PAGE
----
Personally, I view this tablet as an interpretive story, a history-through-parable. In particular, extrapolative history, dealing with what we call “prehistory” (the period between when homo sapiens first appear and when our first recorded civilization appears). This tablet serves as a remarkable collection of information available for interpretation. Given my predisposition towards science fiction, my personal interpretation of the tablet deals primarily with the thought of Man having a prior advanced civilization, possibly space-faring. The opening line deals with an “ark of eternity” and a “Celestial Concourse,” which could be interpreted as a space-faring ship. This ship is then “launched upon the ancient sea” (again, a “sea of stars” is a common literary metaphor, and would not seem out of place in this situation), and is filled with dwellers of “divine attributes” (most religions have ties between wisdom/knowledge and a divine source). They are told not to “tarry in the snow-white spot” which could possibly be some form of faster than light travel such as “hyperspace”, and that they are free to “wing through space even as the favored birds in the realm of eternal reunion,” at which point a “burning meteor cast them out” (a meteor destroys our access to “hyperspace”, or possibly impacts our planet and decimates all life on it, destroying whatever civilization there was). Man is returned to dwell in the mortal, mundane world. After a period of time, the “maid of heaven” (another advanced race? A surviving remnant of our own species?) sends her “maidservant” (an scouting expedition?) to search out signs of the “Youth that hath been hidden within the tabernacle of light” (our prior advanced civilization?). This maidservant finds none, and dies in despair.

While this interpretation is simplified and clearly science-fiction, the basic concepts are not outside the realm of possibility. Archaeologists have been able to place the origin of homo sapiens at roughly 140,000 BC (possibly earlier), and a fairly broad dispersal of man as long ago as 40,000 BC. But the first signs of civilization we have is 7000-5000 BC (depending on who you talk to). We have very little clue what happened during the intervening millennia. There is evidence of several worldwide catastrophes, including significant volcanic activity, global flooding, possibly meteor impacts, and recent evidence to suggest that the earth’s poles shifted at least once during that time. That is all in addition to at least one massive ice age that could have quite easily blotted out any sign of prior civilization that may have otherwise survived the other disasters. Considering how much of our past has been lost purely of our own accord (book burnings, holy wars, censorship, vandalism, cities getting sacked, plagues, et cetera) this is all well within the realm of possibility. Further suggesting prior civilization is the amount of unaccounted-for time compared to how quickly we’ve built our current civilization. It somehow doesn’t ring true that given around 140,000 years, no civilization was created.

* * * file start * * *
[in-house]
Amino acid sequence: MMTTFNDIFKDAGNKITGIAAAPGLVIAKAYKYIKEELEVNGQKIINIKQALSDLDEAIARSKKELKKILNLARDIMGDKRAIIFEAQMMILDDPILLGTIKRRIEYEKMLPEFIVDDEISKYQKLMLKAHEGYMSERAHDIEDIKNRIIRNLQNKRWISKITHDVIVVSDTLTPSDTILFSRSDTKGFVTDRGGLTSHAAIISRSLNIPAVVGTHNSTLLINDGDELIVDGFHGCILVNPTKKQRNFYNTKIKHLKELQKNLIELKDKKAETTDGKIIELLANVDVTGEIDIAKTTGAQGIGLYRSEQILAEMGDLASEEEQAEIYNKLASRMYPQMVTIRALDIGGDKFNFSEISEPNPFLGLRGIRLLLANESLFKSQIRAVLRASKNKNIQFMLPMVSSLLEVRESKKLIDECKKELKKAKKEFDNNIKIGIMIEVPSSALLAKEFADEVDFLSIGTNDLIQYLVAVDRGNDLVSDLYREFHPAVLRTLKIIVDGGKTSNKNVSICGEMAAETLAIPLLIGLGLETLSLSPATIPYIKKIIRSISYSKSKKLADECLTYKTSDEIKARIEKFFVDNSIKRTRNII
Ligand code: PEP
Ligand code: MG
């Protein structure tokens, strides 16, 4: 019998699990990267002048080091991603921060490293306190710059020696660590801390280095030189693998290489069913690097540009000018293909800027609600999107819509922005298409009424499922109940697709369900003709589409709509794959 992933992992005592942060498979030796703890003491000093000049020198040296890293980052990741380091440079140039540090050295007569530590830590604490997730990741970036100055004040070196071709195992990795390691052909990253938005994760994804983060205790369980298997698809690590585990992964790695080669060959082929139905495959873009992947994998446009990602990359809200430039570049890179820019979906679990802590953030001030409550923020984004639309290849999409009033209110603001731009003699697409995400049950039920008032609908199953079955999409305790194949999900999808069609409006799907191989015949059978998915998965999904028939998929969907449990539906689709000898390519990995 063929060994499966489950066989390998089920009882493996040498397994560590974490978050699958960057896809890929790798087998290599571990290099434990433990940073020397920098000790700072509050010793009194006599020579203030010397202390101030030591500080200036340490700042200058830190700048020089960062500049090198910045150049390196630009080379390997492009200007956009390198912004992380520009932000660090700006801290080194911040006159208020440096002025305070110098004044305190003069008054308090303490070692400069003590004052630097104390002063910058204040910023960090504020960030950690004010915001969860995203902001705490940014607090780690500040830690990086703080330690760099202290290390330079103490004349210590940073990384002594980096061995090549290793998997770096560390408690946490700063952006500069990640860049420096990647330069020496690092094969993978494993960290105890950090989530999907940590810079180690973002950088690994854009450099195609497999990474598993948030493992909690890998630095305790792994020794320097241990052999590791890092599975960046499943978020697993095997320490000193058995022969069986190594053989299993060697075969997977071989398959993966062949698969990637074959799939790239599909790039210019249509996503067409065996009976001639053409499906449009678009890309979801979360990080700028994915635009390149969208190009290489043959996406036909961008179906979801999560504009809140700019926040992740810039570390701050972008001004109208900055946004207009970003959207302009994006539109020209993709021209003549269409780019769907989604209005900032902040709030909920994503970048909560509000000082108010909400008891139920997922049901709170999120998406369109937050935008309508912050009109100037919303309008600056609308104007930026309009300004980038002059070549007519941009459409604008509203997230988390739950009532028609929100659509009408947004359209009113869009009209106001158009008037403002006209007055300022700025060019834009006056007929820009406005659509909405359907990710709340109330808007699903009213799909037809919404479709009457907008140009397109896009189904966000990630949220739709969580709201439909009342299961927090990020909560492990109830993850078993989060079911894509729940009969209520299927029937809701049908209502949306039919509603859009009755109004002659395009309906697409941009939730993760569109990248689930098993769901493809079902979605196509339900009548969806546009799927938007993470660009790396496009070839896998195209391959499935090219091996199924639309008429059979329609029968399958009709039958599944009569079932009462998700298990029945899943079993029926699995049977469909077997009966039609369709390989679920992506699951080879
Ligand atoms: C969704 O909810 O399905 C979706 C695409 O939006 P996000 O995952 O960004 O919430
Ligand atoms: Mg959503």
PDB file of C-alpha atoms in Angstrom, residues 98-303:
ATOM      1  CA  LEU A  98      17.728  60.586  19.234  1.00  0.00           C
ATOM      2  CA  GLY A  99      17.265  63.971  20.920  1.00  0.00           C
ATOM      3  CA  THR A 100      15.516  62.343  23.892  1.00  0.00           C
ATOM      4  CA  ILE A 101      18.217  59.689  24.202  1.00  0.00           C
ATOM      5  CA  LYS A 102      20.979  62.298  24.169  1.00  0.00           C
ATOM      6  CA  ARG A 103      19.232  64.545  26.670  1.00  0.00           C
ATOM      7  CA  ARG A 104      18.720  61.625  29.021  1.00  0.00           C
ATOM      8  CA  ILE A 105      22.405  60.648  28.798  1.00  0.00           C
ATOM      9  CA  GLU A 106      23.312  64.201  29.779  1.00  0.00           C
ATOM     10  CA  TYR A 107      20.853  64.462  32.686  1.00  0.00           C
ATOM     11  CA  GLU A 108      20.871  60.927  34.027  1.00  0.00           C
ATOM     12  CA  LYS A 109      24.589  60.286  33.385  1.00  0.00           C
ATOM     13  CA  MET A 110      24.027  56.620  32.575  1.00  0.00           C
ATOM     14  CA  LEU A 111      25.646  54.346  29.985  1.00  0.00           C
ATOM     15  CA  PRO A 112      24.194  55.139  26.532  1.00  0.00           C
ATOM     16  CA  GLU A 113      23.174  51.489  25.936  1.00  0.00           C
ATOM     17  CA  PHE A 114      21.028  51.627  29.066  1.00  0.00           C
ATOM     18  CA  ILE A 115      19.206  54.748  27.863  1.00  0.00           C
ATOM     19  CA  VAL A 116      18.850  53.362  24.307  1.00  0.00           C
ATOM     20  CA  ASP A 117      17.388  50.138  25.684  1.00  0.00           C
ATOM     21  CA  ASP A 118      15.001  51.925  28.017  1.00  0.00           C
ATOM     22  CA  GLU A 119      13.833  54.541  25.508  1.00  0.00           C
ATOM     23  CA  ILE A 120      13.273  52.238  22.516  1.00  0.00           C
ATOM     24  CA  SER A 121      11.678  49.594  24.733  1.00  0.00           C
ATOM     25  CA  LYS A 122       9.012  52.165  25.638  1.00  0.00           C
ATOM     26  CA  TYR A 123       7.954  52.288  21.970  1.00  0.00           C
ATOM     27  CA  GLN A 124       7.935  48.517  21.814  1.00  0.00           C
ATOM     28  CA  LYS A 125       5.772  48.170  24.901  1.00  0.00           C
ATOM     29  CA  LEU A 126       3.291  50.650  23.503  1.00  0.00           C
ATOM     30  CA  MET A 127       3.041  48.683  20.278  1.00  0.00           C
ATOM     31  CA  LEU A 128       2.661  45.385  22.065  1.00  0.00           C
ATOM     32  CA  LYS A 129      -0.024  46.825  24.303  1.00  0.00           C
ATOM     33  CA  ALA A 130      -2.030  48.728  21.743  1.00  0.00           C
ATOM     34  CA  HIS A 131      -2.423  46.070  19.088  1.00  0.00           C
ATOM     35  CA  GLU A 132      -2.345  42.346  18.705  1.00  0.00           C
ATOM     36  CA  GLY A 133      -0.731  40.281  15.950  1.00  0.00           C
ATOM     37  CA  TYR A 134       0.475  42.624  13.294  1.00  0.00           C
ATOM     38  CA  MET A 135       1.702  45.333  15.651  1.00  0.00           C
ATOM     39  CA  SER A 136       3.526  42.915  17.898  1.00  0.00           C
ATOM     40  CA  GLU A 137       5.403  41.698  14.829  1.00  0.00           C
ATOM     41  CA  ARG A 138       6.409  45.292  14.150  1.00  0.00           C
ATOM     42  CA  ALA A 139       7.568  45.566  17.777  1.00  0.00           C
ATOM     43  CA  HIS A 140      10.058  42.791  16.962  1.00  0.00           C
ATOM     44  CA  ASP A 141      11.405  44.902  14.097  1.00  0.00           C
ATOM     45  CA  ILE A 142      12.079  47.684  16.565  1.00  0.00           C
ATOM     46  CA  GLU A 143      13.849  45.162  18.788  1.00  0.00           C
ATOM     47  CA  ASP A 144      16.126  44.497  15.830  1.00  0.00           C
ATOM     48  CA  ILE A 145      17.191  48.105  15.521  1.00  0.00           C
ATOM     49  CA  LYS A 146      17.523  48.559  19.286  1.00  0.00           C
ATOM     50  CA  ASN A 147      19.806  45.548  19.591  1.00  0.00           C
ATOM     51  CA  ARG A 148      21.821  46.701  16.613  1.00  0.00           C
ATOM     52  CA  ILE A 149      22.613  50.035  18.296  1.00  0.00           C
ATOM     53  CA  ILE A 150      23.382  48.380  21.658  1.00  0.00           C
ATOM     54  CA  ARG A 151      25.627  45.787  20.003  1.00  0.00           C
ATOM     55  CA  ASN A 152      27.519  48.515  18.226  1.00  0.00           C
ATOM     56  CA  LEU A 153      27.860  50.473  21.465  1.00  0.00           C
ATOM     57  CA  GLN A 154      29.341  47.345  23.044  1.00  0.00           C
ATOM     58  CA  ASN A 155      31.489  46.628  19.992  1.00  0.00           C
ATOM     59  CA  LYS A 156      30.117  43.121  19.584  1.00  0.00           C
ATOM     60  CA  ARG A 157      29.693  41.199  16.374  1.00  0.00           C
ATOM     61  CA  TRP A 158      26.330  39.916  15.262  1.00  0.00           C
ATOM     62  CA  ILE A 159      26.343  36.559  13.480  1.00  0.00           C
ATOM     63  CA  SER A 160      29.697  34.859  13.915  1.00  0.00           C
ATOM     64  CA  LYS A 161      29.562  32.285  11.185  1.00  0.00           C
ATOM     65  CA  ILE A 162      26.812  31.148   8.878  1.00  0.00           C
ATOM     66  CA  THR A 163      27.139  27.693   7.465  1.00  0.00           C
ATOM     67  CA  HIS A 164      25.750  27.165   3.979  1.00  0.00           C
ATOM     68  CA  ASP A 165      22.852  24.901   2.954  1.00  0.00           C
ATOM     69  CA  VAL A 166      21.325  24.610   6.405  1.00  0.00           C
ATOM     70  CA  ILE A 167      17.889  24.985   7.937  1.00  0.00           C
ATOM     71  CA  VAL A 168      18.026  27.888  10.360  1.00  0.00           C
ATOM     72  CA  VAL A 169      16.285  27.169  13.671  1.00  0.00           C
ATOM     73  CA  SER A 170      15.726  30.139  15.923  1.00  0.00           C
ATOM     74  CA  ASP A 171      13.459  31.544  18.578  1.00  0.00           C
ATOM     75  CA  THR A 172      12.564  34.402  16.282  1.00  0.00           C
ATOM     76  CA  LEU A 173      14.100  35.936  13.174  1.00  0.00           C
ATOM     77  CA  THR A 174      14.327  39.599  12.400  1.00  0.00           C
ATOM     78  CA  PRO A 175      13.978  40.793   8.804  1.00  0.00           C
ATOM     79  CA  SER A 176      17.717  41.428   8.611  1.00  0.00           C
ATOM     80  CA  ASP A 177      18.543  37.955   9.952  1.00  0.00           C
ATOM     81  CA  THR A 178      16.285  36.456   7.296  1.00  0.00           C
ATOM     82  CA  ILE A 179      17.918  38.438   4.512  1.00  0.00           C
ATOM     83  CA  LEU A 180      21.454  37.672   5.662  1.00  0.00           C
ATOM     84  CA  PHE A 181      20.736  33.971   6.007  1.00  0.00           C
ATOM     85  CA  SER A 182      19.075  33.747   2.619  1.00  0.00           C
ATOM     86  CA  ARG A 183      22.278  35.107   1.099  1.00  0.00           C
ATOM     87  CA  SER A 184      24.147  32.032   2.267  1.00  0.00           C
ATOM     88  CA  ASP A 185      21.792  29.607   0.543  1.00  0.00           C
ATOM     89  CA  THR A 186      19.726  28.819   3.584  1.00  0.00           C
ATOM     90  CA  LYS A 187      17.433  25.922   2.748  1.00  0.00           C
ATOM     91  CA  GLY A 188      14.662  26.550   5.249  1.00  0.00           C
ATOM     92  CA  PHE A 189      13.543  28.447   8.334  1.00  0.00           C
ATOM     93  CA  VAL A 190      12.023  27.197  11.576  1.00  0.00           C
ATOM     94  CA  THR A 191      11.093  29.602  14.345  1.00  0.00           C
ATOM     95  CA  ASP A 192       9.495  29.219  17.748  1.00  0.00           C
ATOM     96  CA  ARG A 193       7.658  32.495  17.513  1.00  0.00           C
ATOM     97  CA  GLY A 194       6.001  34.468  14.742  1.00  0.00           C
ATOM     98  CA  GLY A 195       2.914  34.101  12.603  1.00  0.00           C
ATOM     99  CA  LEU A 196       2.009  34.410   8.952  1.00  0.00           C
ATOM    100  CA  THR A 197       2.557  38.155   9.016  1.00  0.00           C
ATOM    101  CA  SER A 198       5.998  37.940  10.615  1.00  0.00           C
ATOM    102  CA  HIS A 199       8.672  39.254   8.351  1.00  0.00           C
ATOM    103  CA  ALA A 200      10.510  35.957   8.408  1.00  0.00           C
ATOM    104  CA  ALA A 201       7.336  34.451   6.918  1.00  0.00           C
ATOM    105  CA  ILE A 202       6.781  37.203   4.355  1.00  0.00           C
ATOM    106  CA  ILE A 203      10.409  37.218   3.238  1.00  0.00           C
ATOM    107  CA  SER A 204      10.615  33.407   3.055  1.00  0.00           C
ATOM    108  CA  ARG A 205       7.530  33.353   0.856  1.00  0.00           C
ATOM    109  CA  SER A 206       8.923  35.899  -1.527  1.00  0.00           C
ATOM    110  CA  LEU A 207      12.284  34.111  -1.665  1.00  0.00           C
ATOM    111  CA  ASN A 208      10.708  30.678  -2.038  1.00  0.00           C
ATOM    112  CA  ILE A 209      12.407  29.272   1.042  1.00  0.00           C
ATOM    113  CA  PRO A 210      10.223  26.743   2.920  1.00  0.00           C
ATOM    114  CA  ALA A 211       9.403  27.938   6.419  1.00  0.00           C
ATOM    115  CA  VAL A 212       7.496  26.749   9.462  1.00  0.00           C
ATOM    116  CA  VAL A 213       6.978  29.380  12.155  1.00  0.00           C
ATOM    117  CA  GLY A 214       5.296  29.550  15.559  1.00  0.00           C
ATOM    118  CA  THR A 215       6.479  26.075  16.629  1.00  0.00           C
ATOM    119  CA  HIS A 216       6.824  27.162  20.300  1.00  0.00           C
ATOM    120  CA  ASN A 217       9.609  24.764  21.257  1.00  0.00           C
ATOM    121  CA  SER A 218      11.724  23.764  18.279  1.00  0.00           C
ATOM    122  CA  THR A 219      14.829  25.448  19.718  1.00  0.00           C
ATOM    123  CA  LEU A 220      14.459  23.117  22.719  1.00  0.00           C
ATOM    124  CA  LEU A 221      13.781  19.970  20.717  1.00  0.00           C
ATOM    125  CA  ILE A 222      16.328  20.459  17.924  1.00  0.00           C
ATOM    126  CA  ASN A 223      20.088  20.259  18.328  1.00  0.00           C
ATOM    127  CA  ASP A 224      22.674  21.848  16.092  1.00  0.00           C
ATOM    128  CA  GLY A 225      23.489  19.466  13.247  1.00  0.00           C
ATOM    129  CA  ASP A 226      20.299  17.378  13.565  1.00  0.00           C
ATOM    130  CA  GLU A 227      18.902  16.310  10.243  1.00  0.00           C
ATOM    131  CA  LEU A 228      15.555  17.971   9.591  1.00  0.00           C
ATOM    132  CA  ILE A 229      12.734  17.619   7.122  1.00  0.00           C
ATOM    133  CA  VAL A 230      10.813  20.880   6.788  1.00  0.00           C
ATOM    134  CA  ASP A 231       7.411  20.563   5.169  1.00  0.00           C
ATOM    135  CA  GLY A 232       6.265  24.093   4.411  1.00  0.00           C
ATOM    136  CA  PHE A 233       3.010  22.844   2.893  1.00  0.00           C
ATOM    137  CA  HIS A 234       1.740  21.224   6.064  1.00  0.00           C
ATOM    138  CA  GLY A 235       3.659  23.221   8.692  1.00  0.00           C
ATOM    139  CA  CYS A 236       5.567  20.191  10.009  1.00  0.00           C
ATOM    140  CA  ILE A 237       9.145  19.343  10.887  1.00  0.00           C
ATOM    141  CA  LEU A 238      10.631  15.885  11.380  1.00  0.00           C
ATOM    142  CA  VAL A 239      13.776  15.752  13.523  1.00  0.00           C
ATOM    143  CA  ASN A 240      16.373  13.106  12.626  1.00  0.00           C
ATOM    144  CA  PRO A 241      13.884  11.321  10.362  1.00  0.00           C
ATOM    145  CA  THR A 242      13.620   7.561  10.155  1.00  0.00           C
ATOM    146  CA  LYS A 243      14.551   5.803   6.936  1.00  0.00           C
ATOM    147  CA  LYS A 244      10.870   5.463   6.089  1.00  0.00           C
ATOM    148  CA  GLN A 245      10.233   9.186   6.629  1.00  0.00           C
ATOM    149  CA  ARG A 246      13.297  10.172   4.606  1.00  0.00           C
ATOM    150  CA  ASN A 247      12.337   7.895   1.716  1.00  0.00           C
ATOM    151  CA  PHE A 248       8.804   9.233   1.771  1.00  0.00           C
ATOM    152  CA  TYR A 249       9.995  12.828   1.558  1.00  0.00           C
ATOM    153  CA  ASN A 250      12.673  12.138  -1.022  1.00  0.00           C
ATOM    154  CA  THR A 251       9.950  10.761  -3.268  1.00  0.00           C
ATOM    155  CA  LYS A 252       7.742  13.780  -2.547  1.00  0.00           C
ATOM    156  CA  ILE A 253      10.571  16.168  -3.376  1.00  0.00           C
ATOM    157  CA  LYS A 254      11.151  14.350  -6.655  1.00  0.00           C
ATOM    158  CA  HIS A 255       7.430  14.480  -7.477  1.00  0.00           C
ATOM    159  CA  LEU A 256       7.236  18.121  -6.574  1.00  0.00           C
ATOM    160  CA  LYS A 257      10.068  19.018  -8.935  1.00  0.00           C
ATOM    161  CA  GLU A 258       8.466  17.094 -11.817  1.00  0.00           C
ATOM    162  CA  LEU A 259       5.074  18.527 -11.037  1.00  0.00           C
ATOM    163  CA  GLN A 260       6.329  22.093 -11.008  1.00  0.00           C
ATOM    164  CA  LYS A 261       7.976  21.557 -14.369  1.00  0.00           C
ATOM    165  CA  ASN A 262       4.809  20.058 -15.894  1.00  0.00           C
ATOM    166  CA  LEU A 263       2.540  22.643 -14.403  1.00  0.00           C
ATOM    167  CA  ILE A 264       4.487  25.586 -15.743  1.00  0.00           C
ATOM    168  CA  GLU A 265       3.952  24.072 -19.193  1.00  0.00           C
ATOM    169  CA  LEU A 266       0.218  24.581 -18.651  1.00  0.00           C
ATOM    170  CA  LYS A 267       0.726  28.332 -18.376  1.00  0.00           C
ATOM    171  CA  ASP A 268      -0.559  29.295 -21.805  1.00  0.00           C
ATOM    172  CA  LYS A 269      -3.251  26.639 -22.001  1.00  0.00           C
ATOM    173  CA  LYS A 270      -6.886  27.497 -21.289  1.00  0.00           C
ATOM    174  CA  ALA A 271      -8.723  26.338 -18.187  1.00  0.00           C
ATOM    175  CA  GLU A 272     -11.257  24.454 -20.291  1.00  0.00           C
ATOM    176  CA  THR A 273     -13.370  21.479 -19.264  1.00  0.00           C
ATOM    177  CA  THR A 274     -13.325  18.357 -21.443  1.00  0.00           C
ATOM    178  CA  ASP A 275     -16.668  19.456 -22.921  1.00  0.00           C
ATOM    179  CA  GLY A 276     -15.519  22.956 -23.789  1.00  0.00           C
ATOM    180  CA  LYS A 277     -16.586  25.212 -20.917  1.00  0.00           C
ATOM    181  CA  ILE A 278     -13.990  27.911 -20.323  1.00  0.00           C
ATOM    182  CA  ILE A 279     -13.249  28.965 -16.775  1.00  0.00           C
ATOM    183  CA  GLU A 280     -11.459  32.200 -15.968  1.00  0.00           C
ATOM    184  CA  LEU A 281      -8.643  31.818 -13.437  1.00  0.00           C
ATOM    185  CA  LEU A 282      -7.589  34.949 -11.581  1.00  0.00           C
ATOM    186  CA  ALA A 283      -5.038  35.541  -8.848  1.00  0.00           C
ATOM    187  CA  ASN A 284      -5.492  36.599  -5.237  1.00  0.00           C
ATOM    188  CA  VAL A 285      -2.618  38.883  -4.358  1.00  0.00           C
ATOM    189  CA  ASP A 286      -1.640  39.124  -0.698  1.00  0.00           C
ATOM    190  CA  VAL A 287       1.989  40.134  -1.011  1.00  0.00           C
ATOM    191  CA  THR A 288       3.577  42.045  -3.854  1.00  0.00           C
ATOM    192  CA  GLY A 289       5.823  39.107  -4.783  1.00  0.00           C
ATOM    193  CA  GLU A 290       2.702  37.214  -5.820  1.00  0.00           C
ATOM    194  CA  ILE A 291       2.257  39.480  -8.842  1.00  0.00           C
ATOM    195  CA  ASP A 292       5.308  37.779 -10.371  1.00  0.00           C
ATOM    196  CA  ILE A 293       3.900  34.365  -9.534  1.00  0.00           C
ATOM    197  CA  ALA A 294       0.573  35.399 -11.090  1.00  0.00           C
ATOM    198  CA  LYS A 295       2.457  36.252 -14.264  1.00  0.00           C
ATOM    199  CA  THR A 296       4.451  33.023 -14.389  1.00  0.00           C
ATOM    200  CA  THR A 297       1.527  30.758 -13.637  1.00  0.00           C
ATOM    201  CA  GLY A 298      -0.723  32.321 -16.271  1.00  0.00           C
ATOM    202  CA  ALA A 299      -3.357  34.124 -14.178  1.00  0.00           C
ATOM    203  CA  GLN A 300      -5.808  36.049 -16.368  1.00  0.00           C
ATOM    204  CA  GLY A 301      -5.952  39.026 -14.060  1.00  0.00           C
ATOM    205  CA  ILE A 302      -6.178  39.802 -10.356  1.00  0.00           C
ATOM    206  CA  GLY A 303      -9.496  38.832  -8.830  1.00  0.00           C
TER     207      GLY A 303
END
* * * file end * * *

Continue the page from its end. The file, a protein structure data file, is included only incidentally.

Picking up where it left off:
That is of course just one interpretation; there are many possibilities as to what exactly it means. Regardless of its true meaning, the Tablet of the Holy Mariner is a fascinating piece of writing, and well worth the effort to read it, if only for the marvelous ideas it presents.

Essay: The World Wobbled: A Search for Spiritual Philosophy

I strongly believe that it is necessary to maintain a positive outlook on life, to treat other individuals compassionately, and to appreciate the little things in life just as much (if not more so) than the big things. I disagree with the frenetic pace our current society is trying to thrive upon, and for the longest time had “Festina Lente” (Make Haste Slowly) as my catch phrase for life. I believe all these things, and yet somewhere along the way, I seem to have lost sight of that, swept up in the currents of everyday life, and I’m not even sure when or where it happened.

So, let’s go back. Perhaps not to the beginning, but certainly to a point when I had solidly come to these conclusions on living a peaceful, happy life, and had not yet let myself become caught up in the rushing mentality. After all, it is only through identifying your problems that you can ever truly hope to combat them.

Seventh grade was a very, very good year for me. After hitting the proverbial “bottom rung” on the social ladder in sixth grade, I simply stopped caring about that, and instead dove into a broad spectrum of books (though primarily science fiction), reading about 90% of Robert A. Heinlein’s works, the entire Dune saga, and a wealth of pulp fiction by masters such as Robert Silverberg and Isaac Asimov. This reading trend continued into eighth grade, when I also read the Dragonriders of Pern series, and Dhalgren by Samuel R. Delany (I’ll come back to this book in a moment). In addition to reading, I began pursuing my own education, studying statistics and basic chemistry on my own time. I’d begun to adopt the philosophy of “Never Hurry” from Stranger In A Strange Land by Robert Heinlein, a concept that appealed to me right from the start. After all, what is the point in rushing? That is not to say to not move quickly, but why rush? Why stress about the little things? Be aware of them, acknowledge them, and at the same time acknowledge what you are capable of affecting, and let the rest go. If we try to shoulder the burden of the world, all we end up with is a broken back.